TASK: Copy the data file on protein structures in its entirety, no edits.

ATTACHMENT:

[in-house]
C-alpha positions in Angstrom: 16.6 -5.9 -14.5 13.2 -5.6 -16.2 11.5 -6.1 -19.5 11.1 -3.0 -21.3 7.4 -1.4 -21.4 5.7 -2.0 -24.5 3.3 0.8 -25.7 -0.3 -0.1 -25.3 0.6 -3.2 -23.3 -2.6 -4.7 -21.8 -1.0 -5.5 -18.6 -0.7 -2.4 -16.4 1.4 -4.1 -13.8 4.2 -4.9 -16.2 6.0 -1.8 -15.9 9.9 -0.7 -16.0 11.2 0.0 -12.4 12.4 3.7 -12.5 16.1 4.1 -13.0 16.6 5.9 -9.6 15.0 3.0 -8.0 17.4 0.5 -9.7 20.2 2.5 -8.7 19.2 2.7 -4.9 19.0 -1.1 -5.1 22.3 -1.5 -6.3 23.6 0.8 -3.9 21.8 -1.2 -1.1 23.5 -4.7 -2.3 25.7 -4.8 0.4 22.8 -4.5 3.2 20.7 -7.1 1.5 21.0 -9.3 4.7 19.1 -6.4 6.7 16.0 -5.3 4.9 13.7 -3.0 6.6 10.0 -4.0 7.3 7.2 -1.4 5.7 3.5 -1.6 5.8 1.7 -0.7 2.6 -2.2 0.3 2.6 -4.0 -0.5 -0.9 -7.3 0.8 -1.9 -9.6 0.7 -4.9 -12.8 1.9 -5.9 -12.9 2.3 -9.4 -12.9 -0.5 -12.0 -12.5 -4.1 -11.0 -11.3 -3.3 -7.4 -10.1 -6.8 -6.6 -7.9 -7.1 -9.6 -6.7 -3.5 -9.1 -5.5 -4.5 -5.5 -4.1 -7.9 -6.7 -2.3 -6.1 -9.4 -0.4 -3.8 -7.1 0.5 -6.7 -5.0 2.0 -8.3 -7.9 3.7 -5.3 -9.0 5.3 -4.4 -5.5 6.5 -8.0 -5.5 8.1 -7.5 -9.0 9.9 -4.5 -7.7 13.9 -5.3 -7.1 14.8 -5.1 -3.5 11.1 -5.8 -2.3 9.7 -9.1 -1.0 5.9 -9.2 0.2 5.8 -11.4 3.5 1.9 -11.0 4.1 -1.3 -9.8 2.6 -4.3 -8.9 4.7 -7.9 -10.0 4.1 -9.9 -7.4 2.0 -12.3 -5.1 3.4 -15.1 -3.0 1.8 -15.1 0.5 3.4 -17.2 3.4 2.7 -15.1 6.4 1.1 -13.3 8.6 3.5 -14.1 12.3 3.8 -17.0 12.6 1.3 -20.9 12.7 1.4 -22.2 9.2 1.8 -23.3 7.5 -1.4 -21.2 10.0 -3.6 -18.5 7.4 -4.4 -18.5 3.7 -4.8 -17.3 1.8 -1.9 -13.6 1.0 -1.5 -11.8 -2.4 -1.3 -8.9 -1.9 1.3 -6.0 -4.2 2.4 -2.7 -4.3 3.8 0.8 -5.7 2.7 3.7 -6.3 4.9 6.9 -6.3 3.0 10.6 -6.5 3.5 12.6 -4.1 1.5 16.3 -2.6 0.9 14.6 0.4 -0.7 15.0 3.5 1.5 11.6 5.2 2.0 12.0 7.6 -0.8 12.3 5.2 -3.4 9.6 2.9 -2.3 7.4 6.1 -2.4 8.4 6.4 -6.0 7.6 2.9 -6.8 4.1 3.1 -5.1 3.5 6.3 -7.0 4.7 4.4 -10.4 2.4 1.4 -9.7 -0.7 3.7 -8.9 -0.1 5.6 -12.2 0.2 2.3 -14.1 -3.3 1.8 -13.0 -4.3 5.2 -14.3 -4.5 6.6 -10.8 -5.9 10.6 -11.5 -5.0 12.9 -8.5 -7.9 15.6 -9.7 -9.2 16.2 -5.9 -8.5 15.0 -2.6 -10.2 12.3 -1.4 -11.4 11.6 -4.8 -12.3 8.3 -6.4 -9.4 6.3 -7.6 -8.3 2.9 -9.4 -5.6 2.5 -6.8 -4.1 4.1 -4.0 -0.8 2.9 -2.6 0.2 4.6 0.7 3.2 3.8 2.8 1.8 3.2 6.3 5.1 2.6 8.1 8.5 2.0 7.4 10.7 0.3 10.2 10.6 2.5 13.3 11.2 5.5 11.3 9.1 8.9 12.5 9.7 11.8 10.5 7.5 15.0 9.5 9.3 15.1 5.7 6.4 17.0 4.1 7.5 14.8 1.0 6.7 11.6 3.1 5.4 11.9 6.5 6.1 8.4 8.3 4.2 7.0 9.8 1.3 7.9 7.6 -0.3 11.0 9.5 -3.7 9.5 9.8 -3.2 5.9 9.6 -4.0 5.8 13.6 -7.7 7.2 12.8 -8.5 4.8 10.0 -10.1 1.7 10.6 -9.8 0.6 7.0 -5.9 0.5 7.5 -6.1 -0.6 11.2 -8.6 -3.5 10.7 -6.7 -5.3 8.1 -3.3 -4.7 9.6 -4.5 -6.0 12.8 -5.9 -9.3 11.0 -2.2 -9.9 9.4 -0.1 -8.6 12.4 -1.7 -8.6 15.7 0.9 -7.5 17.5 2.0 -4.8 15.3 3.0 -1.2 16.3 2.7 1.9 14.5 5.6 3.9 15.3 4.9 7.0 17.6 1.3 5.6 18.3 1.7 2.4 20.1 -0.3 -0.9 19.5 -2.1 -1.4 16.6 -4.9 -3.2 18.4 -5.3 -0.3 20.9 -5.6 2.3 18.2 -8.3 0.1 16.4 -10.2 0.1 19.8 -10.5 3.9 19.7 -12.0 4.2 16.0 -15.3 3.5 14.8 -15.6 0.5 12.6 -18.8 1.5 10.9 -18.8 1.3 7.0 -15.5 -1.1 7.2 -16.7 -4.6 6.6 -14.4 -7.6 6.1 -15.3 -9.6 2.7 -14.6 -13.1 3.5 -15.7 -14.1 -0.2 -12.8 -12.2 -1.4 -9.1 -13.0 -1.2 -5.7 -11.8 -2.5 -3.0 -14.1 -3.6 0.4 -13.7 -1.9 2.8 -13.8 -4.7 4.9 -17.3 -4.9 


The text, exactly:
[in-house]
C-alpha positions in Angstrom: 16.6 -5.9 -14.5 13.2 -5.6 -16.2 11.5 -6.1 -19.5 11.1 -3.0 -21.3 7.4 -1.4 -21.4 5.7 -2.0 -24.5 3.3 0.8 -25.7 -0.3 -0.1 -25.3 0.6 -3.2 -23.3 -2.6 -4.7 -21.8 -1.0 -5.5 -18.6 -0.7 -2.4 -16.4 1.4 -4.1 -13.8 4.2 -4.9 -16.2 6.0 -1.8 -15.9 9.9 -0.7 -16.0 11.2 0.0 -12.4 12.4 3.7 -12.5 16.1 4.1 -13.0 16.6 5.9 -9.6 15.0 3.0 -8.0 17.4 0.5 -9.7 20.2 2.5 -8.7 19.2 2.7 -4.9 19.0 -1.1 -5.1 22.3 -1.5 -6.3 23.6 0.8 -3.9 21.8 -1.2 -1.1 23.5 -4.7 -2.3 25.7 -4.8 0.4 22.8 -4.5 3.2 20.7 -7.1 1.5 21.0 -9.3 4.7 19.1 -6.4 6.7 16.0 -5.3 4.9 13.7 -3.0 6.6 10.0 -4.0 7.3 7.2 -1.4 5.7 3.5 -1.6 5.8 1.7 -0.7 2.6 -2.2 0.3 2.6 -4.0 -0.5 -0.9 -7.3 0.8 -1.9 -9.6 0.7 -4.9 -12.8 1.9 -5.9 -12.9 2.3 -9.4 -12.9 -0.5 -12.0 -12.5 -4.1 -11.0 -11.3 -3.3 -7.4 -10.1 -6.8 -6.6 -7.9 -7.1 -9.6 -6.7 -3.5 -9.1 -5.5 -4.5 -5.5 -4.1 -7.9 -6.7 -2.3 -6.1 -9.4 -0.4 -3.8 -7.1 0.5 -6.7 -5.0 2.0 -8.3 -7.9 3.7 -5.3 -9.0 5.3 -4.4 -5.5 6.5 -8.0 -5.5 8.1 -7.5 -9.0 9.9 -4.5 -7.7 13.9 -5.3 -7.1 14.8 -5.1 -3.5 11.1 -5.8 -2.3 9.7 -9.1 -1.0 5.9 -9.2 0.2 5.8 -11.4 3.5 1.9 -11.0 4.1 -1.3 -9.8 2.6 -4.3 -8.9 4.7 -7.9 -10.0 4.1 -9.9 -7.4 2.0 -12.3 -5.1 3.4 -15.1 -3.0 1.8 -15.1 0.5 3.4 -17.2 3.4 2.7 -15.1 6.4 1.1 -13.3 8.6 3.5 -14.1 12.3 3.8 -17.0 12.6 1.3 -20.9 12.7 1.4 -22.2 9.2 1.8 -23.3 7.5 -1.4 -21.2 10.0 -3.6 -18.5 7.4 -4.4 -18.5 3.7 -4.8 -17.3 1.8 -1.9 -13.6 1.0 -1.5 -11.8 -2.4 -1.3 -8.9 -1.9 1.3 -6.0 -4.2 2.4 -2.7 -4.3 3.8 0.8 -5.7 2.7 3.7 -6.3 4.9 6.9 -6.3 3.0 10.6 -6.5 3.5 12.6 -4.1 1.5 16.3 -2.6 0.9 14.6 0.4 -0.7 15.0 3.5 1.5 11.6 5.2 2.0 12.0 7.6 -0.8 12.3 5.2 -3.4 9.6 2.9 -2.3 7.4 6.1 -2.4 8.4 6.4 -6.0 7.6 2.9 -6.8 4.1 3.1 -5.1 3.5 6.3 -7.0 4.7 4.4 -10.4 2.4 1.4 -9.7 -0.7 3.7 -8.9 -0.1 5.6 -12.2 0.2 2.3 -14.1 -3.3 1.8 -13.0 -4.3 5.2 -14.3 -4.5 6.6 -10.8 -5.9 10.6 -11.5 -5.0 12.9 -8.5 -7.9 15.6 -9.7 -9.2 16.2 -5.9 -8.5 15.0 -2.6 -10.2 12.3 -1.4 -11.4 11.6 -4.8 -12.3 8.3 -6.4 -9.4 6.3 -7.6 -8.3 2.9 -9.4 -5.6 2.5 -6.8 -4.1 4.1 -4.0 -0.8 2.9 -2.6 0.2 4.6 0.7 3.2 3.8 2.8 1.8 3.2 6.3 5.1 2.6 8.1 8.5 2.0 7.4 10.7 0.3 10.2 10.6 2.5 13.3 11.2 5.5 11.3 9.1 8.9 12.5 9.7 11.8 10.5 7.5 15.0 9.5 9.3 15.1 5.7 6.4 17.0 4.1 7.5 14.8 1.0 6.7 11.6 3.1 5.4 11.9 6.5 6.1 8.4 8.3 4.2 7.0 9.8 1.3 7.9 7.6 -0.3 11.0 9.5 -3.7 9.5 9.8 -3.2 5.9 9.6 -4.0 5.8 13.6 -7.7 7.2 12.8 -8.5 4.8 10.0 -10.1 1.7 10.6 -9.8 0.6 7.0 -5.9 0.5 7.5 -6.1 -0.6 11.2 -8.6 -3.5 10.7 -6.7 -5.3 8.1 -3.3 -4.7 9.6 -4.5 -6.0 12.8 -5.9 -9.3 11.0 -2.2 -9.9 9.4 -0.1 -8.6 12.4 -1.7 -8.6 15.7 0.9 -7.5 17.5 2.0 -4.8 15.3 3.0 -1.2 16.3 2.7 1.9 14.5 5.6 3.9 15.3 4.9 7.0 17.6 1.3 5.6 18.3 1.7 2.4 20.1 -0.3 -0.9 19.5 -2.1 -1.4 16.6 -4.9 -3.2 18.4 -5.3 -0.3 20.9 -5.6 2.3 18.2 -8.3 0.1 16.4 -10.2 0.1 19.8 -10.5 3.9 19.7 -12.0 4.2 16.0 -15.3 3.5 14.8 -15.6 0.5 12.6 -18.8 1.5 10.9 -18.8 1.3 7.0 -15.5 -1.1 7.2 -16.7 -4.6 6.6 -14.4 -7.6 6.1 -15.3 -9.6 2.7 -14.6 -13.1 3.5 -15.7 -14.1 -0.2 -12.8 -12.2 -1.4 -9.1 -13.0 -1.2 -5.7 -11.8 -2.5 -3.0 -14.1 -3.6 0.4 -13.7 -1.9 2.8 -13.8 -4.7 4.9 -17.3 -4.9 